Hawkesworth, John (1715-17773); Cook, James (1728-1779); King, James
An account of the voyages undertaken by the order of his present Majesty for making discoveries in the southern hemisphere,
and successively performed by Commodore Byron, Captain Wallis, Captain Carteret, and Captain Cook, in the Dolphin, the Swallow, and the Endeavour: drawn up from the journals which were kept by the several commanders, and from the papers of Joseph Banks, Esq; by John Hawkesworth, Ll.D. in three volumes. Illustrated with cuts, and a great variety of charts and maps relative to countries now first discovered, or hitherto but imperfectly known. London: W. Strahan and T. Cadell, 1773. Three volumes, quarto, contemporary half calf over marbled papered boards, spines with contrasting morocco title labels, edges rubbed, joints cracked but cords and hinges sound, and entirely uncut set with wide margins, shelfmarks to pastedowns, unidentified armorial bookplates to verso of title pages, vol. I pp. [xii]; xxxvi; 676 (the numbering skips from 139 – 360 as per Beddie); 21 folding maps and charts; vol. II pp. xv; [i]; 410, 22 folding charts and plates; vol. III pp. [vi]; 411 – 799, 9 charts and plates. A rare uncut set in fine period binding of the first state of the first edition, with the full complement of 52 folding maps, charts and plates, including the Chart of the Straights of Magellan.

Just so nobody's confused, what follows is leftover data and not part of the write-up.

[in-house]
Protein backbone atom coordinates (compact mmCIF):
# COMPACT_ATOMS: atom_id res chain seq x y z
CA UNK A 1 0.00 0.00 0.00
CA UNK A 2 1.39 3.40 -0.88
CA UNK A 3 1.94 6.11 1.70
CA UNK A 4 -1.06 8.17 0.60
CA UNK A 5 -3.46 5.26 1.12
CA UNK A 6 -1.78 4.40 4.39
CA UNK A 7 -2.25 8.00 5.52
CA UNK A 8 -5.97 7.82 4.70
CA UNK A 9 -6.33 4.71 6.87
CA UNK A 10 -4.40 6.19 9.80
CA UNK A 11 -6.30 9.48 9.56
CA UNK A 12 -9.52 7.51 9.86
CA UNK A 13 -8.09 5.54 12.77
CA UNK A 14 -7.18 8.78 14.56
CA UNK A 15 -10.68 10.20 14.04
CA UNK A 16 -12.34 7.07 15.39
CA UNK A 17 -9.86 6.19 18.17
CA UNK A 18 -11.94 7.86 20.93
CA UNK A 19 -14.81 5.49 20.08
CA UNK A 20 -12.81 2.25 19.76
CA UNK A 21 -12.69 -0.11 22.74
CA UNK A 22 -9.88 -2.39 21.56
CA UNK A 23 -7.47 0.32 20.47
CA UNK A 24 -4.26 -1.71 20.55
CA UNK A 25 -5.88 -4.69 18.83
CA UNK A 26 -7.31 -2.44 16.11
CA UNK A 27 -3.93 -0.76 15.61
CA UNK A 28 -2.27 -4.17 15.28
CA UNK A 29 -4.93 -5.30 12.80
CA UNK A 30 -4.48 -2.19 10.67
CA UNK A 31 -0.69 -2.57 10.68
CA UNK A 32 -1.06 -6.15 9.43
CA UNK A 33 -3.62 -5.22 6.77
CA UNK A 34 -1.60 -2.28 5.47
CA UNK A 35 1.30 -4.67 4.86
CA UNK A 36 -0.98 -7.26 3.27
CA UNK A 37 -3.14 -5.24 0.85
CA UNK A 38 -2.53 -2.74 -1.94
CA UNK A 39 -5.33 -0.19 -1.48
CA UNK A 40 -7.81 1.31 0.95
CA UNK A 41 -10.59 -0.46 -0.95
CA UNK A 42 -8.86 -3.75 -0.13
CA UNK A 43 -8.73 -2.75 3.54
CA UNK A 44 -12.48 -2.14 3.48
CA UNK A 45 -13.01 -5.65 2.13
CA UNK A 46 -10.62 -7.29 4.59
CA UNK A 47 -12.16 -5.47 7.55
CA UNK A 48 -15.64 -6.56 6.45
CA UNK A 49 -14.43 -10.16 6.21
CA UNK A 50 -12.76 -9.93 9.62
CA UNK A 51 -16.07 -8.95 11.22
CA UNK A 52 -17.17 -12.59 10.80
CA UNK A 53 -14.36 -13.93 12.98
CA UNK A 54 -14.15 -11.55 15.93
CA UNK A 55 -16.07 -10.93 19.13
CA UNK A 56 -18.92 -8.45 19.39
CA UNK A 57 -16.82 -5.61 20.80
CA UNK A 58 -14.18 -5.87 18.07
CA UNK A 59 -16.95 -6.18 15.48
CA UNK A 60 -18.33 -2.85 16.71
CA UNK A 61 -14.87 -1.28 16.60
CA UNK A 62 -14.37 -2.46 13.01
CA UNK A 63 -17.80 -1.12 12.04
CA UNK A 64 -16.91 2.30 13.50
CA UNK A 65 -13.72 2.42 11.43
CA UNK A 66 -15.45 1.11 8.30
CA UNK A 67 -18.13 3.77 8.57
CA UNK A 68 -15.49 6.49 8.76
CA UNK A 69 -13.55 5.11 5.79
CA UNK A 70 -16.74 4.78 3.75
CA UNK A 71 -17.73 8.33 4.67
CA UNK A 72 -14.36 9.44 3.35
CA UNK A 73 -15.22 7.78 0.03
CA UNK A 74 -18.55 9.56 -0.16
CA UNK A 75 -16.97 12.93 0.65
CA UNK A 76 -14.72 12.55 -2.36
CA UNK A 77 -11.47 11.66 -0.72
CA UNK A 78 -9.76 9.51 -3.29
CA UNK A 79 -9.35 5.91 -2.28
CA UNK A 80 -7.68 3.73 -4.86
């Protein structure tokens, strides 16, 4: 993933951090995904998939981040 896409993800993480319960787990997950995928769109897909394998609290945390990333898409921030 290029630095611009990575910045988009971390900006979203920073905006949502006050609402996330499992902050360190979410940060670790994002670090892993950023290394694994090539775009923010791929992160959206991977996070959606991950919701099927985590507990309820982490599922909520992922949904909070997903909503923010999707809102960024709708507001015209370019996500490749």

“The first voyage under Captain Cook’s command on the Endeavour was primarily of a scientific nature. The expedition was to sail to Tahiti in order to observe the transit of Venus across the disk of the sun, to determine the earth’s distance from the sun, and also to carry on the geographical discovery that John Byron had started. Entering the Pacific around Cape Horn, Cook reached Tahiti in 1769 and carried out the necessary astronomical observations.Leaving Tahiti in July, Cook discovered, named, and charted the Society Islands, and then, heading southwest, explored New Zealand, then headed towards Australia and discovered and charted the eastern coast for 2,000 miles, naming the area New South Wales. Both Australia and New Zealand were annexed by Britain as a result of this voyage which began in 1768 and ended in 1771” (Hill).
A magnificent set of the official account of Cook’s first voyage, finely illustrated with maps and plates.
Beddie 648; Hill 782; Holmes 5; Kroepelien 535
Provenance: The Library of Tom Austen Brown, Peter Arnold Pty Ltd., 2002, lot 15; Private collection, Melbourne